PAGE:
United States. It may accomplish this but may also throw into question the ultimate status of
many born here, that is, persons whose parents are in the United States initially on temporary
visas but ultimately obtain lawful permanent status. Also, the additional record-keeping necessary
to document who becomes a citizen automatically upon birth in the United States may present
bureaucratic challenges, particularly since birth records are a matter for State laws.
As noted above, proponents of certain proposals to amend the INA argue that congressional
interpretation of the Citizenship Clause to limit automatic birthright citizenship may be
permissible without an accompanying constitutional amendment because, under § 5 of the
Fourteenth Amendment, Congress has the power to “enforce, by appropriate legislation, the
provisions of this article.” In a still evolving area of law, the United States Supreme Court has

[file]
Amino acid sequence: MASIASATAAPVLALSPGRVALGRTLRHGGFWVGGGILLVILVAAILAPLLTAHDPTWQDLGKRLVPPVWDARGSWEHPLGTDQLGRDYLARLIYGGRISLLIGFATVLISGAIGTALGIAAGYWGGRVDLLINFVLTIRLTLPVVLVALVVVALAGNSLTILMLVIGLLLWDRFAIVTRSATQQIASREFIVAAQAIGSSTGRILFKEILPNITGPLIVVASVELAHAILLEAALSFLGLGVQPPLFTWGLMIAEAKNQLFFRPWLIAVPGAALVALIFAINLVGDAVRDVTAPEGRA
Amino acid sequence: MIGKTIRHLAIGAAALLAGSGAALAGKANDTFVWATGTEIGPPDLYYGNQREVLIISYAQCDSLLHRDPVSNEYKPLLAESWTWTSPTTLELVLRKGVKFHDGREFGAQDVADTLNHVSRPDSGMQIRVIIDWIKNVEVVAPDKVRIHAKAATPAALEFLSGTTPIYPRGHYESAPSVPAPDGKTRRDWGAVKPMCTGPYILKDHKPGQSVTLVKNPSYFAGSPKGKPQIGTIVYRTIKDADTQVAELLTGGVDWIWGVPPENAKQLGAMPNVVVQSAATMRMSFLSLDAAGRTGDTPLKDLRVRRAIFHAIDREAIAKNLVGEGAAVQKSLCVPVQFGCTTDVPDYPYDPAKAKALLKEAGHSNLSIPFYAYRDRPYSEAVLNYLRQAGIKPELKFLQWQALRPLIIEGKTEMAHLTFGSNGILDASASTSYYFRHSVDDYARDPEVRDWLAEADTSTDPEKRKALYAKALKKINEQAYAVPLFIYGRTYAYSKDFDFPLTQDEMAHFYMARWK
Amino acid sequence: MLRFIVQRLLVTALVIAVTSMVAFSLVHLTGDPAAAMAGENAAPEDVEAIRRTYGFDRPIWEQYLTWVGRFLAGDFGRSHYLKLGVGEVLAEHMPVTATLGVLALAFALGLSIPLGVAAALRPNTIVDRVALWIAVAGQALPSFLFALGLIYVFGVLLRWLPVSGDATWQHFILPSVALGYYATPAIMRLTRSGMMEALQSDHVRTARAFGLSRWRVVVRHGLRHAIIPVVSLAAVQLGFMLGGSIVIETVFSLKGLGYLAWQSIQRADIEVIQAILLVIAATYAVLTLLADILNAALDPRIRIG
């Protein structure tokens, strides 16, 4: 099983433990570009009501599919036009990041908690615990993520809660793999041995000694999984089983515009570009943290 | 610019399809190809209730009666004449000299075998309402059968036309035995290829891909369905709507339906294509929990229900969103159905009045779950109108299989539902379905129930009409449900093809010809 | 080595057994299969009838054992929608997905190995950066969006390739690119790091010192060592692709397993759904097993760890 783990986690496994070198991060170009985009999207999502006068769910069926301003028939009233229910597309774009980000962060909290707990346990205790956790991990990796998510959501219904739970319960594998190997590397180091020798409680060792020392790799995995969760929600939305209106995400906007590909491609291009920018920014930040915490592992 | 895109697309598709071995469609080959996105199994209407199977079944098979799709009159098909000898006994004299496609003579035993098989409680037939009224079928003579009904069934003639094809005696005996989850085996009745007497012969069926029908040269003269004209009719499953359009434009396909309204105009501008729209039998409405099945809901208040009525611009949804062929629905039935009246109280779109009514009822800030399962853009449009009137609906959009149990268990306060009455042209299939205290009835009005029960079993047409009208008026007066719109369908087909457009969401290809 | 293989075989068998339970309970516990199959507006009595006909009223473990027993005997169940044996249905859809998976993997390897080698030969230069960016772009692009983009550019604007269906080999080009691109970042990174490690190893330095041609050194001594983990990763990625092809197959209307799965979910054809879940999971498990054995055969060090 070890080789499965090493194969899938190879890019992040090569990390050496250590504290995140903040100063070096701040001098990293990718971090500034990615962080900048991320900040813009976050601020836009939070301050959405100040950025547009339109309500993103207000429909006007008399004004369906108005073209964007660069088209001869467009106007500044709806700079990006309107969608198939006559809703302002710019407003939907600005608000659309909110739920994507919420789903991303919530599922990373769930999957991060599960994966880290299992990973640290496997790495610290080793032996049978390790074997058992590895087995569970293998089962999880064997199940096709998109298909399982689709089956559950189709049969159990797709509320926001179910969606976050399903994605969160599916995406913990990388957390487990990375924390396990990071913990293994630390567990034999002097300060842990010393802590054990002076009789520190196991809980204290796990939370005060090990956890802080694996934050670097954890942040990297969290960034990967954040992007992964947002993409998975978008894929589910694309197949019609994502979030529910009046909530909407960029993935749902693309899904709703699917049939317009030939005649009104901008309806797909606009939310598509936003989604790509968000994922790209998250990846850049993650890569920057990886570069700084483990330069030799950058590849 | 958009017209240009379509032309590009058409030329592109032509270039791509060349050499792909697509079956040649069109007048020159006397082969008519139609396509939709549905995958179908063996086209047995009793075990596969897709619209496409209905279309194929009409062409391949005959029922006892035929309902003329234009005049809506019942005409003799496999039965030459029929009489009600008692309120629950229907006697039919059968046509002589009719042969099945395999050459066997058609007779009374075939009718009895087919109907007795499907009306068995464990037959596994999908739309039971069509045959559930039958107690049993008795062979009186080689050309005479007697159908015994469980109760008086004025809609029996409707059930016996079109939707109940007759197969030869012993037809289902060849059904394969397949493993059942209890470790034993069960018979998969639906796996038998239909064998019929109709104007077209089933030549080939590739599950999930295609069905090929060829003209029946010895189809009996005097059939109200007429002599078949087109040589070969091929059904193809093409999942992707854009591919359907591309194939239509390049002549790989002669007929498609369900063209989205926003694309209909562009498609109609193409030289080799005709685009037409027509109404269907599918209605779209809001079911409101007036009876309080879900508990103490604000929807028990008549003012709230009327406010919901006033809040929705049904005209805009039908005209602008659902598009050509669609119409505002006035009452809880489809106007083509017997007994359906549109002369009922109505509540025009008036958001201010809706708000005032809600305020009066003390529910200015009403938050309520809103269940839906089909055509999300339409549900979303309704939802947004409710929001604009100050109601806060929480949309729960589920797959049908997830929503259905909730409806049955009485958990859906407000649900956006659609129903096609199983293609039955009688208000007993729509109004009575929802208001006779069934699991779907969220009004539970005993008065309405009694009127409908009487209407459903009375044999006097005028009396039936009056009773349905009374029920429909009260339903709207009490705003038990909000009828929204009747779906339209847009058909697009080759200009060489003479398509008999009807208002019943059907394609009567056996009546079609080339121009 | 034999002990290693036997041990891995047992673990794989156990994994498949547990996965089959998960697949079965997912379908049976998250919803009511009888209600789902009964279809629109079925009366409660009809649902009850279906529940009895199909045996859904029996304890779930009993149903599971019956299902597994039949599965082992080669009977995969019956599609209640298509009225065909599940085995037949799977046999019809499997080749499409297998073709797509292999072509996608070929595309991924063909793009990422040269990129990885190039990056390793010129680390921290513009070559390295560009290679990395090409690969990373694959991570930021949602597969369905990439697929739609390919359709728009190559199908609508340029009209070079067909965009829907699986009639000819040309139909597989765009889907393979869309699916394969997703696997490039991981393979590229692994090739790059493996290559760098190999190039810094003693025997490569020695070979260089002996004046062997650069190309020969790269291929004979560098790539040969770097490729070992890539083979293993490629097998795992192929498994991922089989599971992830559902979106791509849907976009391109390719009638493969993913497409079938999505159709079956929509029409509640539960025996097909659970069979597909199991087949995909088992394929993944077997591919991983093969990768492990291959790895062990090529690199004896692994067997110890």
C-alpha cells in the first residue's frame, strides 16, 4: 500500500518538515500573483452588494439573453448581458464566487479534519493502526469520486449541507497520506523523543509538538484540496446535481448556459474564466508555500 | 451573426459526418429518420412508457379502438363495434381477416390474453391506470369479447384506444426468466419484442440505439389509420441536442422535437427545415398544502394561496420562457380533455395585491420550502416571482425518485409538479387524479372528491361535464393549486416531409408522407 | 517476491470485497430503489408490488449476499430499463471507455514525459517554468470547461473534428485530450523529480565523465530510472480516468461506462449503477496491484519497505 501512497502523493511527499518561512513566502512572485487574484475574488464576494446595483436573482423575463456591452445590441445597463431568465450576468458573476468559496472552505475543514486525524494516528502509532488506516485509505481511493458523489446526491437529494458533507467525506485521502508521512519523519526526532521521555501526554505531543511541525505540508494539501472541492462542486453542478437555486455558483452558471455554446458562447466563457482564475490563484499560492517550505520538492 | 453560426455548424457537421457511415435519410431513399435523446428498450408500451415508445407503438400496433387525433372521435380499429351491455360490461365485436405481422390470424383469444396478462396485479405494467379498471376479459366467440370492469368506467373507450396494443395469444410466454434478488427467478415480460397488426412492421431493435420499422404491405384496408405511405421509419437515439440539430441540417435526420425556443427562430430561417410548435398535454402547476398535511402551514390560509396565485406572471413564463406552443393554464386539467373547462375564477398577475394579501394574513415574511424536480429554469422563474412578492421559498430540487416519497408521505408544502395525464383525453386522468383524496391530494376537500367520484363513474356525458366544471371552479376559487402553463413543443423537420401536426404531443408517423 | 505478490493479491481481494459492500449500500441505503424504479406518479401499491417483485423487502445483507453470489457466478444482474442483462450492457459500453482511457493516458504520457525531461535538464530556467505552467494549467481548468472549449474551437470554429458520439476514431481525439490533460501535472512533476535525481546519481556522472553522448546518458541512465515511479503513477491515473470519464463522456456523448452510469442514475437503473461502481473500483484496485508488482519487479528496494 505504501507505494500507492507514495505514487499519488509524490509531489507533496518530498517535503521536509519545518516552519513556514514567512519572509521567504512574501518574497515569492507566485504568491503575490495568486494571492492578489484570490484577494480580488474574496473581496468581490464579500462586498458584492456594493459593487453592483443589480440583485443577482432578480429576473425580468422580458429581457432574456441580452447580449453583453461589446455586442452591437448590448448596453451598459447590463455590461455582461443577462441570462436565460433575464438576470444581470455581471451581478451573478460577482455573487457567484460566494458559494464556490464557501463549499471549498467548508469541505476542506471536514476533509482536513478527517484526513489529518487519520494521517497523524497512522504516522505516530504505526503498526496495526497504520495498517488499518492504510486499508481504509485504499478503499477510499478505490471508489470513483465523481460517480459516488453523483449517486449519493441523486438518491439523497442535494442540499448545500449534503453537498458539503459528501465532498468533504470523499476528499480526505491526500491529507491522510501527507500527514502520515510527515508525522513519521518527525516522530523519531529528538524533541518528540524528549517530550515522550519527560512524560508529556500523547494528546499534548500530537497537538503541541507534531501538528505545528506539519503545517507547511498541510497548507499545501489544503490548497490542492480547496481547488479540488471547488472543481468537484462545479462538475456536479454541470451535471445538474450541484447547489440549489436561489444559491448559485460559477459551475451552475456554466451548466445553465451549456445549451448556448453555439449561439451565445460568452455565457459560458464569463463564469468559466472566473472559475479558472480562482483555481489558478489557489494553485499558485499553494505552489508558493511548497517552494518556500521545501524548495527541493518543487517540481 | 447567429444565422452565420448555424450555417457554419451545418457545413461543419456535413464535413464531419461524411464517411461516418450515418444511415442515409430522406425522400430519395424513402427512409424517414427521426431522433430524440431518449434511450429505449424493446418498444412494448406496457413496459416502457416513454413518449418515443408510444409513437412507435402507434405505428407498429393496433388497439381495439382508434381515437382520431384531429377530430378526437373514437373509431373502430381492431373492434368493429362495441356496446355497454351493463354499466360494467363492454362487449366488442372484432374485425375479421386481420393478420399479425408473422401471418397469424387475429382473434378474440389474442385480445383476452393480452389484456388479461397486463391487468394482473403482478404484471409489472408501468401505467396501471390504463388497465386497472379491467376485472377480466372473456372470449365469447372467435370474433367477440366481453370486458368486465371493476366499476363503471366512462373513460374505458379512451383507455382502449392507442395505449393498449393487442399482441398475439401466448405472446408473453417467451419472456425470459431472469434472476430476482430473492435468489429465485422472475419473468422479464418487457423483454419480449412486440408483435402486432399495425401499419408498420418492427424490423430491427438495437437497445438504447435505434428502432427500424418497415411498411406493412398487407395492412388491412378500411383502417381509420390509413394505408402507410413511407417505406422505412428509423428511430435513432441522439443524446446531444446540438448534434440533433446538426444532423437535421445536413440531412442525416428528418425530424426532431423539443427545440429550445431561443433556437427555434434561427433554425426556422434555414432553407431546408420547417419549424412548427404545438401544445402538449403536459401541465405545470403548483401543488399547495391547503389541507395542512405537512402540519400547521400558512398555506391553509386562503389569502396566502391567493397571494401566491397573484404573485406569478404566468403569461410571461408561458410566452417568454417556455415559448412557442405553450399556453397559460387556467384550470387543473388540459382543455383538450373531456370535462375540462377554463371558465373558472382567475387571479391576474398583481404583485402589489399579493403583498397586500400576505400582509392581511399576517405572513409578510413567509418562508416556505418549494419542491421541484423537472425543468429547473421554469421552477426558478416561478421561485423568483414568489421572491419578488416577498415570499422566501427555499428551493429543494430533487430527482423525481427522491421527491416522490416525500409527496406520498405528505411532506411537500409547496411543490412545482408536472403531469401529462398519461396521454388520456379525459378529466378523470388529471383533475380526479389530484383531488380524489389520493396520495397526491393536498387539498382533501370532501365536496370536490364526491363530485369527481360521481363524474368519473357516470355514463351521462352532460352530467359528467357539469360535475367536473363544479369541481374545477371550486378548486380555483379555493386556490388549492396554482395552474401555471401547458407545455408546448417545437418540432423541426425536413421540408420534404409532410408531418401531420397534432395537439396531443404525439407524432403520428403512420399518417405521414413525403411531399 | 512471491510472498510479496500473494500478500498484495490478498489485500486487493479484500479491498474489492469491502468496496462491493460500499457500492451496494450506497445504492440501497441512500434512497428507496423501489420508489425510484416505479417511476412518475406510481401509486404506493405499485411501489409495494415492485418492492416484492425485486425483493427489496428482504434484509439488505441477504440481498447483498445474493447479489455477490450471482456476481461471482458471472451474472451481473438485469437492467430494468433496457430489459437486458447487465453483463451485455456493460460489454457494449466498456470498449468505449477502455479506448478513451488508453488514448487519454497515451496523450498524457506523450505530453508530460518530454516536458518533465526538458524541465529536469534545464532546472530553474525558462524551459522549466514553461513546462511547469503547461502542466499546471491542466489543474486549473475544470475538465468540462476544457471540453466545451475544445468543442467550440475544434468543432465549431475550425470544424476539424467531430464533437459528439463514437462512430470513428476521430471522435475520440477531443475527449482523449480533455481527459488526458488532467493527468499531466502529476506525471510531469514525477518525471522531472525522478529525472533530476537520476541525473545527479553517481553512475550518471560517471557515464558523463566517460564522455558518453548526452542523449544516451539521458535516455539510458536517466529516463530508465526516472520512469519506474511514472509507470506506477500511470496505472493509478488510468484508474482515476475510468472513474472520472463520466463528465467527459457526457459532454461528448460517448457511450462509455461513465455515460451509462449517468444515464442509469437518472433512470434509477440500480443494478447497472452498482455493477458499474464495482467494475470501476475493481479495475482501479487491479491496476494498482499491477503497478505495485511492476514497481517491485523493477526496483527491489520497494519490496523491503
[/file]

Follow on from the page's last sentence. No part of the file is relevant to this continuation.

held that Congress has some power to define the substance of the rights that are protected under
the amendment and may even, under some circumstances, legislate contrary to judicial decisions
by going beyond judicial decisions defining such rights in order to enforce the amendment.
In Katzenbach v. Morgan,86 the Court found that Congress could define the substantive scope of
equal protection for the purpose of determining whether state laws violate equal protection. The
Court rejected the dissent’s concern that Congress could legislate to dilute the equal protection
and due process decisions of the Court, saying that Congress may adopt measures only to enforce 87
Fourteenth Amendment rights, not to restrict, abrogate or dilute them. However, Congress has
84 H.R. 3700, § 201, 109th Cong. (2005).
85 H.R. 3534, § 213(b), 108th Cong. (2003).
86 384 U.S. 641, 654-656 (1966). See also, City of Richmond v. J.A. Croson Co., 109 S.Ct. 706, 717-20, 726-727
(1989); Fullilove v. Klutznick, 448 U.S. 448, 476-8, 482-4 (1980); City of Rome v. United States, 446 U.S. 156 (1980);